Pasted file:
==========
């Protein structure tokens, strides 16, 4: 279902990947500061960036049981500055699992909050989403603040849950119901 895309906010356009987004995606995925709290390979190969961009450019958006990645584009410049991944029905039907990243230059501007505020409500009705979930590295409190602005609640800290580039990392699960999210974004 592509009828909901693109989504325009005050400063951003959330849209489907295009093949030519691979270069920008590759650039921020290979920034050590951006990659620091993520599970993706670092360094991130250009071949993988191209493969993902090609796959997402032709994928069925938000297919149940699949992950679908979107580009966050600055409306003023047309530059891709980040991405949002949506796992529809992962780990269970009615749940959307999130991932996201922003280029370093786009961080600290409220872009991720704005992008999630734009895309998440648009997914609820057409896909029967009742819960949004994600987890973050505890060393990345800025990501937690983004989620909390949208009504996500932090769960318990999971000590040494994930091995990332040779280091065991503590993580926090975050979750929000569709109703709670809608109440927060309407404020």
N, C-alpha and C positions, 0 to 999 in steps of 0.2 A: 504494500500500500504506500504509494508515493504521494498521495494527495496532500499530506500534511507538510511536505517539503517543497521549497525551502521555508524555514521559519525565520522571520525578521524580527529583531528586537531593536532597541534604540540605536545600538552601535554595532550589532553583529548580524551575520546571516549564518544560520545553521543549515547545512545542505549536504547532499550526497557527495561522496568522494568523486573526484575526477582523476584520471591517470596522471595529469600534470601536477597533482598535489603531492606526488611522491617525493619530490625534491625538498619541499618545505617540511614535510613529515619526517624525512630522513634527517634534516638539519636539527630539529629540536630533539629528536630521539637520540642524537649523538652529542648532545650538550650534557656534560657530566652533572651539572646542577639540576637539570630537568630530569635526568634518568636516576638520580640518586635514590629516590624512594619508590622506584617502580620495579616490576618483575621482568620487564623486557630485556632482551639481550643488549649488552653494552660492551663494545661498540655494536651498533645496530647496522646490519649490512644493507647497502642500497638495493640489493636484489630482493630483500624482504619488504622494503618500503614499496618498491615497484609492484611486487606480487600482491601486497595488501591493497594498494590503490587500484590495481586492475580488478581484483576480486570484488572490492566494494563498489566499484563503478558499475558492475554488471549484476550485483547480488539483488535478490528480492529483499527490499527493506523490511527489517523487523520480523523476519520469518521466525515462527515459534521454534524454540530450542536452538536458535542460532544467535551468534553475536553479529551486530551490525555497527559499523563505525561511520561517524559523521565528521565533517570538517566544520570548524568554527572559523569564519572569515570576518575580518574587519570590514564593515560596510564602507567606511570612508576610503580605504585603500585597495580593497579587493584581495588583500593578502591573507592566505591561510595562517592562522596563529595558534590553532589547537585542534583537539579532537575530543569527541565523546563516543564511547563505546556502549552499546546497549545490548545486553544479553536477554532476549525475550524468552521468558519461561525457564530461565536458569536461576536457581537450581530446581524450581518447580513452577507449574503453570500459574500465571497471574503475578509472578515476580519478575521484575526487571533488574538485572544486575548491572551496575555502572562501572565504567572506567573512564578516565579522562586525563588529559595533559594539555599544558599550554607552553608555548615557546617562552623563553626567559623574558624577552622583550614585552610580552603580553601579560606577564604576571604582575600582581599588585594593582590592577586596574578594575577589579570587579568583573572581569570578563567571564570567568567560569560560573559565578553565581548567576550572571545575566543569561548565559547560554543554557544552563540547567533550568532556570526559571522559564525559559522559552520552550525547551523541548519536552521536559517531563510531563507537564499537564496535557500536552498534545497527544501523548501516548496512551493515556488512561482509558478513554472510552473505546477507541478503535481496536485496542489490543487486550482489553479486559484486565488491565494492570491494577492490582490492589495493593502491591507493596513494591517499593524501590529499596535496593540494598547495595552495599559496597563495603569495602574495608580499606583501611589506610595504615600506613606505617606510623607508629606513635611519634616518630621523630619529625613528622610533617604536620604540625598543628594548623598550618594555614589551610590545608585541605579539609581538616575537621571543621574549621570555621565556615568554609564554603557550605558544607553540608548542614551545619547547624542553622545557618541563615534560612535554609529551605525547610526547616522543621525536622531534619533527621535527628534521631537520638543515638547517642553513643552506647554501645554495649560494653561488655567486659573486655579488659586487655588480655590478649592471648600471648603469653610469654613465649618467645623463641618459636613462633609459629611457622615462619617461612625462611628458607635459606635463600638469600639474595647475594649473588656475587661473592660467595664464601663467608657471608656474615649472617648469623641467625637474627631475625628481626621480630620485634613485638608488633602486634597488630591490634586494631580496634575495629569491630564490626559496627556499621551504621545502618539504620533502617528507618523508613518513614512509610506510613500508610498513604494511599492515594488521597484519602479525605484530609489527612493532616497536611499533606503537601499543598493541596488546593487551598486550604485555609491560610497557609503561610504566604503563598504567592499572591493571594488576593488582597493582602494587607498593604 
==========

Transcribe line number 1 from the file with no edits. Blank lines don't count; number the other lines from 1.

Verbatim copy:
């Protein structure tokens, strides 16, 4: 279902990947500061960036049981500055699992909050989403603040849950119901 895309906010356009987004995606995925709290390979190969961009450019958006990645584009410049991944029905039907990243230059501007505020409500009705979930590295409190602005609640800290580039990392699960999210974004 592509009828909901693109989504325009005050400063951003959330849209489907295009093949030519691979270069920008590759650039921020290979920034050590951006990659620091993520599970993706670092360094991130250009071949993988191209493969993902090609796959997402032709994928069925938000297919149940699949992950679908979107580009966050600055409306003023047309530059891709980040991405949002949506796992529809992962780990269970009615749940959307999130991932996201922003280029370093786009961080600290409220872009991720704005992008999630734009895309998440648009997914609820057409896909029967009742819960949004994600987890973050505890060393990345800025990501937690983004989620909390949208009504996500932090769960318990999971000590040494994930091995990332040779280091065991503590993580926090975050979750929000569709109703709670809608109440927060309407404020």